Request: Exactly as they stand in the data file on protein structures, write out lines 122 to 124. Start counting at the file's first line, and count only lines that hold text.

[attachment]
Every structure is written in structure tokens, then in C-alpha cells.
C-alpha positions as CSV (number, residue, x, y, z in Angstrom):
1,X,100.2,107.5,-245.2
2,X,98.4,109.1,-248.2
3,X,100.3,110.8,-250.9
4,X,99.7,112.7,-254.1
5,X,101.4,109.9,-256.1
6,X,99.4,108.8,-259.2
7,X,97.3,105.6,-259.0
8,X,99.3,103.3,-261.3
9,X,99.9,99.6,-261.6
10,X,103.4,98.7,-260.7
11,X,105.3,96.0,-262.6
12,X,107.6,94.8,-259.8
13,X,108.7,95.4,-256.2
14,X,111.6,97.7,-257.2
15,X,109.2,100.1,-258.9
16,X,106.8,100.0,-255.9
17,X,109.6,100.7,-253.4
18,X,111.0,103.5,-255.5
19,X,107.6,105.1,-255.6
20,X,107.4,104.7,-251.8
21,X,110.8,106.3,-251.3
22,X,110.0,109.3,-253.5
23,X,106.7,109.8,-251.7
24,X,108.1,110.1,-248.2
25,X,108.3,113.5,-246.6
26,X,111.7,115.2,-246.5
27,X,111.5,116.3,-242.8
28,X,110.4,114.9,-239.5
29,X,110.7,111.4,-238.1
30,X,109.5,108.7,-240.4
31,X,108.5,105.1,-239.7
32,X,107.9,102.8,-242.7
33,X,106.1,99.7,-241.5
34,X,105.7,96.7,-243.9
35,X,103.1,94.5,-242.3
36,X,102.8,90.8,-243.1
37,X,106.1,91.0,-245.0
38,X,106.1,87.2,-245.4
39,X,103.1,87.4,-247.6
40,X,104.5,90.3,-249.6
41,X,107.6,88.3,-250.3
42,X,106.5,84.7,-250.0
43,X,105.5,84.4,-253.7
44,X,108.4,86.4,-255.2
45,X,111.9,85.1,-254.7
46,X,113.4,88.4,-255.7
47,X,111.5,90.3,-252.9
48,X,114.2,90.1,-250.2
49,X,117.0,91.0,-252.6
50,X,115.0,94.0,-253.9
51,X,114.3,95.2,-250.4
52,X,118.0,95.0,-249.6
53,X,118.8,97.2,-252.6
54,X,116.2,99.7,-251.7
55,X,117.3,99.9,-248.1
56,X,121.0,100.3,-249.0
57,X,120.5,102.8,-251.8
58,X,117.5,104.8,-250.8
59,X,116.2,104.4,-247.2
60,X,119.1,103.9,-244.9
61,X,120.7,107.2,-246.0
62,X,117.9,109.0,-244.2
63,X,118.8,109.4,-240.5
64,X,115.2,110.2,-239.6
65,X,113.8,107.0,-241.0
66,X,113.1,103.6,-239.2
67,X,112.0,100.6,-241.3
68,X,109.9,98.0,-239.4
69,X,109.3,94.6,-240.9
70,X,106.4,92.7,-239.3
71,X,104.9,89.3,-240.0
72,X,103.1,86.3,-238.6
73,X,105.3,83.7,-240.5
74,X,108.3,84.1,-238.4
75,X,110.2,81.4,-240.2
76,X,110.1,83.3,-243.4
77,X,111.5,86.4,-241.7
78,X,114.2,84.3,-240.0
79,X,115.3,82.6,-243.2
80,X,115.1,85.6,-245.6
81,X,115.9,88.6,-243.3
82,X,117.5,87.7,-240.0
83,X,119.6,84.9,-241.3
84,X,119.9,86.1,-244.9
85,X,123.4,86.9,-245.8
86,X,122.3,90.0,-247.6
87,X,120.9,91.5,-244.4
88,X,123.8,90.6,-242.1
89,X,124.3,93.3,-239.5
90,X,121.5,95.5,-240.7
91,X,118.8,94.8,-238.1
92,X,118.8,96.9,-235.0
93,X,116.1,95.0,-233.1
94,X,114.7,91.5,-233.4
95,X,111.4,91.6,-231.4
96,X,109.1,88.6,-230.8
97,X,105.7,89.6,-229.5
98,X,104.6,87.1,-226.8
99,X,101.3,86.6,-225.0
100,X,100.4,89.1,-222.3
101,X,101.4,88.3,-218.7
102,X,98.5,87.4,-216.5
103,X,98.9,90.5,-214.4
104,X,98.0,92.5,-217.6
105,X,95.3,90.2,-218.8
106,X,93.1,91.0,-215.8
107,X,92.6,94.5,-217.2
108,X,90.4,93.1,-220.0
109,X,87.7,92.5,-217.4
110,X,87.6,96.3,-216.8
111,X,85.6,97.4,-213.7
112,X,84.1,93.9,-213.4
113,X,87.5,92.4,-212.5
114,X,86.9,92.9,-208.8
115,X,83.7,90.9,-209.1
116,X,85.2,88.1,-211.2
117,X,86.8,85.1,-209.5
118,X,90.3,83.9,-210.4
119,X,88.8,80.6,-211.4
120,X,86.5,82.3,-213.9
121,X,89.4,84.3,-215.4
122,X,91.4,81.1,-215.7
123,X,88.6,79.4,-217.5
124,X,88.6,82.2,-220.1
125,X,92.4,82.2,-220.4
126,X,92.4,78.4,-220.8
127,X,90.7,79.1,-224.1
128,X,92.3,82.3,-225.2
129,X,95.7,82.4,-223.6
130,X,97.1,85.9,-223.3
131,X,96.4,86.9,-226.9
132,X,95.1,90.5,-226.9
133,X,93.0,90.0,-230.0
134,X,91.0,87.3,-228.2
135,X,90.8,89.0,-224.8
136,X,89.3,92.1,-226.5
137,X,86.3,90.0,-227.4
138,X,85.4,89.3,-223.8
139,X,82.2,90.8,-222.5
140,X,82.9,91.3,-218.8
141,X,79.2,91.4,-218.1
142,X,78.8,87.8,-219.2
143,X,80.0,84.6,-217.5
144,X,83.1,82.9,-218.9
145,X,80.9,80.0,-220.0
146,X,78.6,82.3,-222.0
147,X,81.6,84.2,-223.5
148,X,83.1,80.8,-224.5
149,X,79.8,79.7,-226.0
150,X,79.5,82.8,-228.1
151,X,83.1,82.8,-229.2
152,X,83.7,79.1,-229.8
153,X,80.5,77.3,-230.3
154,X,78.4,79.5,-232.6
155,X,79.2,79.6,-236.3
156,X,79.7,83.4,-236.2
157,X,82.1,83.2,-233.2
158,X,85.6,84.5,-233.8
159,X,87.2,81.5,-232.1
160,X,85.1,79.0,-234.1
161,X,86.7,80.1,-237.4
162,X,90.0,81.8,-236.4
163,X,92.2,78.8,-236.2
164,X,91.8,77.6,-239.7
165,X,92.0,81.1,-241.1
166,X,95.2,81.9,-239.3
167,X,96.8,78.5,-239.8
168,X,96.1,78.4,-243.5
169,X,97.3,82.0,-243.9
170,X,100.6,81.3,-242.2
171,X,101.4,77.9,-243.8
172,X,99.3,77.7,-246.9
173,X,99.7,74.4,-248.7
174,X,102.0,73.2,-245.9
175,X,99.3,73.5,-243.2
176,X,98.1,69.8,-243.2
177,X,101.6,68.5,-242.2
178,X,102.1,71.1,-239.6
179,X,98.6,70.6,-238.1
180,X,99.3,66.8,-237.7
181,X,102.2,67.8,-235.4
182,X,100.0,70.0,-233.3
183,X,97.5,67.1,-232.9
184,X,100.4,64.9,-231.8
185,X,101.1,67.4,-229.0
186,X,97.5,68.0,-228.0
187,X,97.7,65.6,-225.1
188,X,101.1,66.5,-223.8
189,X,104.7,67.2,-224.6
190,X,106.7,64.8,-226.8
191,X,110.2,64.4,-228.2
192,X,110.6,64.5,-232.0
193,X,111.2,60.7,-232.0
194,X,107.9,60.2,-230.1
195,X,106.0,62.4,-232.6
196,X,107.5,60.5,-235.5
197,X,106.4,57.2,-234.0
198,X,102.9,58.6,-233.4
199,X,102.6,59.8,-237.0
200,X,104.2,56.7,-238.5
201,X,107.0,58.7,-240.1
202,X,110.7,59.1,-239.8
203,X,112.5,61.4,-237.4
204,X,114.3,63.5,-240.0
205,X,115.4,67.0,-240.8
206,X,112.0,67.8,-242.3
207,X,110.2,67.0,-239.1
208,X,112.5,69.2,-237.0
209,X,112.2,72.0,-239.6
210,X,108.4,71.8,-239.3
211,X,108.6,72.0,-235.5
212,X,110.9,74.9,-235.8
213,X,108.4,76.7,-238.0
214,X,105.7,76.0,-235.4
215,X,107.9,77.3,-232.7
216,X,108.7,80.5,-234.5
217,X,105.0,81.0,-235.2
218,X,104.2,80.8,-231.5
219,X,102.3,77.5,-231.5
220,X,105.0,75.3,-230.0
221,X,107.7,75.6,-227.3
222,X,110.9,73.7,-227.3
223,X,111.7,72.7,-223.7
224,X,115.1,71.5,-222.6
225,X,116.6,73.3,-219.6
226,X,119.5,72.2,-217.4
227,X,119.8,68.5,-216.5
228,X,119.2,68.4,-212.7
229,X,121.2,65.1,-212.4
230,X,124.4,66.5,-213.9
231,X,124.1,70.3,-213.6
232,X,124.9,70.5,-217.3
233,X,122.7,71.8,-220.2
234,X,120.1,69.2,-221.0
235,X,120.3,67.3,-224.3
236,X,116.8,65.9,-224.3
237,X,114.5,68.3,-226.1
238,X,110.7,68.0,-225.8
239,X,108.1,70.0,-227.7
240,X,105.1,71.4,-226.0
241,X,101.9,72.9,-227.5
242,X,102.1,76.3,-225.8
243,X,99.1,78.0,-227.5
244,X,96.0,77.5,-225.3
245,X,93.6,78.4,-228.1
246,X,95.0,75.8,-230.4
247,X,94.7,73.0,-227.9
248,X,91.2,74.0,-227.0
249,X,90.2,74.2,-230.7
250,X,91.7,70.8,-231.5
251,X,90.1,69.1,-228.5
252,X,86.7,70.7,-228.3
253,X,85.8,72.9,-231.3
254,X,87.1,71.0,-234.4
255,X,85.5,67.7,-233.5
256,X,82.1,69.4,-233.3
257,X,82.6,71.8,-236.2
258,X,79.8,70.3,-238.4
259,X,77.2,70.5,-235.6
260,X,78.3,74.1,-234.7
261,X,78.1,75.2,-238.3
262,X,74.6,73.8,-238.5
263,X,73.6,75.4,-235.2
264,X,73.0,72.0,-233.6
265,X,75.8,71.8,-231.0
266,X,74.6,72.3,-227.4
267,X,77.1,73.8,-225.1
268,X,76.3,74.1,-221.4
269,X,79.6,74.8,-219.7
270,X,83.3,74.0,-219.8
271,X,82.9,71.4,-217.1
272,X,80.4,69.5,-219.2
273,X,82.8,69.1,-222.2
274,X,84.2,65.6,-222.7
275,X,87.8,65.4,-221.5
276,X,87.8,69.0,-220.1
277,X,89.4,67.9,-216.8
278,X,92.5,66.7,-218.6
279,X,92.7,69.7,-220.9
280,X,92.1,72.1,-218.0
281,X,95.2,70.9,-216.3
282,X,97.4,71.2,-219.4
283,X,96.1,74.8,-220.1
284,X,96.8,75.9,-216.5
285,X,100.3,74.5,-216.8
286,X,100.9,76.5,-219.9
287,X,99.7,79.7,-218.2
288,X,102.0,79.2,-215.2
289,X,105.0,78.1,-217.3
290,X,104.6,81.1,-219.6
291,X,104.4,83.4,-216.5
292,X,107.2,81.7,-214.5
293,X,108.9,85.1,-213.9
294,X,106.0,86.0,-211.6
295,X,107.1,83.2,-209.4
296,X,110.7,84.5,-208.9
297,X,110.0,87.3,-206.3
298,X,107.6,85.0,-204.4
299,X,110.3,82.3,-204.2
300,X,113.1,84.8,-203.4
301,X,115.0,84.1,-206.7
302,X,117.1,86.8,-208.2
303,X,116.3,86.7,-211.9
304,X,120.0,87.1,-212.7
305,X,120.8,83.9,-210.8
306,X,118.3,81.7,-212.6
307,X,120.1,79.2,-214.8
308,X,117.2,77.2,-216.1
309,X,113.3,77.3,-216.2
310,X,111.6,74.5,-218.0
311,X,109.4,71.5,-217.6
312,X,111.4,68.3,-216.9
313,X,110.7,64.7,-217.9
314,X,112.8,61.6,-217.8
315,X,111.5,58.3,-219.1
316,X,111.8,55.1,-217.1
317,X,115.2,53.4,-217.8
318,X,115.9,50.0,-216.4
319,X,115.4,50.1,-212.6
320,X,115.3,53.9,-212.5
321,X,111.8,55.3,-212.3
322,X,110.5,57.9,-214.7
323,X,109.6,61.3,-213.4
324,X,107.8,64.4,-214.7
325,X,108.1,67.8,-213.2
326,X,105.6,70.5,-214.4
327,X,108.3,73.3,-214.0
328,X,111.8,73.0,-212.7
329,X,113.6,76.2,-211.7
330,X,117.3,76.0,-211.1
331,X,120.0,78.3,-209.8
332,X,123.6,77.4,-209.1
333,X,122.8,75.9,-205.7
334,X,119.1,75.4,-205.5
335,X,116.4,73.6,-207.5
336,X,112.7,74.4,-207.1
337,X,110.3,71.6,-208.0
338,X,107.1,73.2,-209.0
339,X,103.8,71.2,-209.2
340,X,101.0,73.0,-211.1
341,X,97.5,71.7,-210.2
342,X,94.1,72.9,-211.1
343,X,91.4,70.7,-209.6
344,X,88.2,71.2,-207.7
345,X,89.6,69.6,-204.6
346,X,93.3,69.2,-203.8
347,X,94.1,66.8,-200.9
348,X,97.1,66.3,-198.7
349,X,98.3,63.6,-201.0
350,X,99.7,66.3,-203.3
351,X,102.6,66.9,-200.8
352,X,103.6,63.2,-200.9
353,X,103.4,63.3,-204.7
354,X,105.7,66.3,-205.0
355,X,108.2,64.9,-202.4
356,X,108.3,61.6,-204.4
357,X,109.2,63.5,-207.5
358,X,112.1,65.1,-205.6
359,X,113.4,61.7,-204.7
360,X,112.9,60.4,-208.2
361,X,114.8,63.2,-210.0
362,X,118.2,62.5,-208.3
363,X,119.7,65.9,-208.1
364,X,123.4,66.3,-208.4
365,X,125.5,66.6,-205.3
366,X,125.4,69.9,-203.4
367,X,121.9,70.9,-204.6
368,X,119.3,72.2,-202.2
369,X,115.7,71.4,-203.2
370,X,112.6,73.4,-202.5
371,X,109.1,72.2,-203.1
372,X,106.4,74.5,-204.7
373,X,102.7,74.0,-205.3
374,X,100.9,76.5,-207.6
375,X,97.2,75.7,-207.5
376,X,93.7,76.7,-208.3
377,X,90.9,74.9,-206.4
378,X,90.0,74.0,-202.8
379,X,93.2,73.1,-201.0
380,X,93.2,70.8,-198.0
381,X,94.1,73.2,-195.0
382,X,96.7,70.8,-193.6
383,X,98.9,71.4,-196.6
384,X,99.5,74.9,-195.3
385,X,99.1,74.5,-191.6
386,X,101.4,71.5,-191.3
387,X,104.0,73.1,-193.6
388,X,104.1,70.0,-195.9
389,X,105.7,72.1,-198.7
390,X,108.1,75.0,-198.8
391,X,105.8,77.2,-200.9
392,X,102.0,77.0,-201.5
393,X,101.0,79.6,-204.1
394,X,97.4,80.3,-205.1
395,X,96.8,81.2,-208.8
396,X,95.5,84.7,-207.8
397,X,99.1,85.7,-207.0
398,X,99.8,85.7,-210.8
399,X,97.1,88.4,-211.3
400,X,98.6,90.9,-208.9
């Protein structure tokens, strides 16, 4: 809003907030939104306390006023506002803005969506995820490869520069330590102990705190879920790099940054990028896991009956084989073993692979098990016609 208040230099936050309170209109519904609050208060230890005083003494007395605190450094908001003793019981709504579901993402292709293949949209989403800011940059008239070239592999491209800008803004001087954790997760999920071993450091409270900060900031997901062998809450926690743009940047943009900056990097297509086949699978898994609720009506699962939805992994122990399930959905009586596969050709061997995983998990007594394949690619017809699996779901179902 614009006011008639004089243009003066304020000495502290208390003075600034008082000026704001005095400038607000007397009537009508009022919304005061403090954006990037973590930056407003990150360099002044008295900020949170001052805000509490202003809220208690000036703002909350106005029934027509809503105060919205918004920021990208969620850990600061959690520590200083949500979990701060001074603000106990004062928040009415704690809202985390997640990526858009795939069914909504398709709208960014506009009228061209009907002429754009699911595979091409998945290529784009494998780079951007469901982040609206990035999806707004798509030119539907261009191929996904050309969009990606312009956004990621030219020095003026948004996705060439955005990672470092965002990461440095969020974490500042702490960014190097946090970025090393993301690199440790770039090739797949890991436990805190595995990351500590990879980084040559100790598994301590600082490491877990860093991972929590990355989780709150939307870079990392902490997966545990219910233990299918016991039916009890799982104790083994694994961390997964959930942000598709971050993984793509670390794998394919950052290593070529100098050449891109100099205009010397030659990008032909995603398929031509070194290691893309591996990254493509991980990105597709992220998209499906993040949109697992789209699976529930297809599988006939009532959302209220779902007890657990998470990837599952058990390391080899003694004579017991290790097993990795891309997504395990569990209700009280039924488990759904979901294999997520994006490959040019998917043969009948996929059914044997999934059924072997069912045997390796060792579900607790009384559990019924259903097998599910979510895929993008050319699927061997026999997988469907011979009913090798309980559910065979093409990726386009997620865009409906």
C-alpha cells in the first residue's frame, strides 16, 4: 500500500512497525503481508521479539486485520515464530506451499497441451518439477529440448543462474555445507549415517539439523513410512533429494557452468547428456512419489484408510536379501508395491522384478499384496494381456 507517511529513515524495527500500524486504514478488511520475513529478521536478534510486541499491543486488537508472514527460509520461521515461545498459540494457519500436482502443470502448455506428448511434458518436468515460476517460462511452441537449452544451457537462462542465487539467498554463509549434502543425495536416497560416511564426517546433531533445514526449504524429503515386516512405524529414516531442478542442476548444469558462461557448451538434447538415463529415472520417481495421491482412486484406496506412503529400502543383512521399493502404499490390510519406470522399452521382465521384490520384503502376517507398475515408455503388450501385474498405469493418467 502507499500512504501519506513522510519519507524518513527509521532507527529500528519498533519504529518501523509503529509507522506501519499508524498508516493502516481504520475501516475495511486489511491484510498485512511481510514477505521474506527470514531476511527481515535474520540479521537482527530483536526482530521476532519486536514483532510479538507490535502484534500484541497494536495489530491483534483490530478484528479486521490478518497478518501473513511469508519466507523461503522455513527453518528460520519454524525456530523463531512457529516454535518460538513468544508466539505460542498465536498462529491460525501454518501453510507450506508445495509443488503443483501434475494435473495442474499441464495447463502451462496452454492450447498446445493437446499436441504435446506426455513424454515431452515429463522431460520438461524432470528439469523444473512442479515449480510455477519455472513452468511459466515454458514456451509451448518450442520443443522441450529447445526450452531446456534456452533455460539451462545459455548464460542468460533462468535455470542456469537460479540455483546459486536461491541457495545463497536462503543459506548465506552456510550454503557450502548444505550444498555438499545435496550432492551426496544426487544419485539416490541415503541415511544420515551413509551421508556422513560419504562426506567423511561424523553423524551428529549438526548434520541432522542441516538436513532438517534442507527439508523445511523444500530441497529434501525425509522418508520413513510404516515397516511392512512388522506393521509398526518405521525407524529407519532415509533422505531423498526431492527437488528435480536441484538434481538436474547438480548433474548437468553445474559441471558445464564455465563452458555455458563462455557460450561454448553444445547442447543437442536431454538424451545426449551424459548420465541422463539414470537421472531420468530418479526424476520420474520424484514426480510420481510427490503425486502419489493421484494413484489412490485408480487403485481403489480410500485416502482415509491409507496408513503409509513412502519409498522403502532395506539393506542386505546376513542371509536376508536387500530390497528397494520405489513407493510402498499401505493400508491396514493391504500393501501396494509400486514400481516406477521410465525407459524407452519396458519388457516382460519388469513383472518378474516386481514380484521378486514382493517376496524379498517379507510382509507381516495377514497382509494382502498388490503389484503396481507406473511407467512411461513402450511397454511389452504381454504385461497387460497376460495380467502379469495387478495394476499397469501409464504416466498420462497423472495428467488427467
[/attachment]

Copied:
120,X,86.5,82.3,-213.9
121,X,89.4,84.3,-215.4
122,X,91.4,81.1,-215.7